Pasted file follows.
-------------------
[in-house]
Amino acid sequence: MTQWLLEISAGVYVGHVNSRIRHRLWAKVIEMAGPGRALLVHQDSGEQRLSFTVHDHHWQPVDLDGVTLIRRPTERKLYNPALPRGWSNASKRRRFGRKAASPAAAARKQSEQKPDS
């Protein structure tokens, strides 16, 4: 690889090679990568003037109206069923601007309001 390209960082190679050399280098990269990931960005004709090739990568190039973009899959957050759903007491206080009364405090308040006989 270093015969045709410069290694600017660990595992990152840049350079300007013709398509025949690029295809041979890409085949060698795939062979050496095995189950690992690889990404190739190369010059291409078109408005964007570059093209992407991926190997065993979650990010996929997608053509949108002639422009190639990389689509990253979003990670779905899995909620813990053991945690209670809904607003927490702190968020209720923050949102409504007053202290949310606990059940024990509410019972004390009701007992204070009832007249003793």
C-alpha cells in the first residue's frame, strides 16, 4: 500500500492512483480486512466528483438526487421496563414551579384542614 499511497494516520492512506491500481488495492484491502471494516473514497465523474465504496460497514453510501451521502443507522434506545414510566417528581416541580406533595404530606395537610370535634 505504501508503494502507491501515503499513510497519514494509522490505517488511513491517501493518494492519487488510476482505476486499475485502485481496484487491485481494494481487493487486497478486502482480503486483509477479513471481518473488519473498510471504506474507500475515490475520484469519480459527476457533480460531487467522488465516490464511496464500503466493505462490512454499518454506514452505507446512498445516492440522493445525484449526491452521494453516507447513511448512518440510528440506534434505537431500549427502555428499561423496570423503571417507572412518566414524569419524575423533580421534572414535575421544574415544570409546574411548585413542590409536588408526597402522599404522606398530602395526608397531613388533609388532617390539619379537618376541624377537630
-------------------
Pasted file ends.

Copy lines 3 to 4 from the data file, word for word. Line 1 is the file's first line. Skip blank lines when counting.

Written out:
């Protein structure tokens, strides 16, 4: 690889090679990568003037109206069923601007309001 390209960082190679050399280098990269990931960005004709090739990568190039973009899959957050759903007491206080009364405090308040006989 270093015969045709410069290694600017660990595992990152840049350079300007013709398509025949690029295809041979890409085949060698795939062979050496095995189950690992690889990404190739190369010059291409078109408005964007570059093209992407991926190997065993979650990010996929997608053509949108002639422009190639990389689509990253979003990670779905899995909620813990053991945690209670809904607003927490702190968020209720923050949102409504007053202290949310606990059940024990509410019972004390009701007992204070009832007249003793």
C-alpha cells in the first residue's frame, strides 16, 4: 500500500492512483480486512466528483438526487421496563414551579384542614 499511497494516520492512506491500481488495492484491502471494516473514497465523474465504496460497514453510501451521502443507522434506545414510566417528581416541580406533595404530606395537610370535634 505504501508503494502507491501515503499513510497519514494509522490505517488511513491517501493518494492519487488510476482505476486499475485502485481496484487491485481494494481487493487486497478486502482480503486483509477479513471481518473488519473498510471504506474507500475515490475520484469519480459527476457533480460531487467522488465516490464511496464500503466493505462490512454499518454506514452505507446512498445516492440522493445525484449526491452521494453516507447513511448512518440510528440506534434505537431500549427502555428499561423496570423503571417507572412518566414524569419524575423533580421534572414535575421544574415544570409546574411548585413542590409536588408526597402522599404522606398530602395526608397531613388533609388532617390539619379537618376541624377537630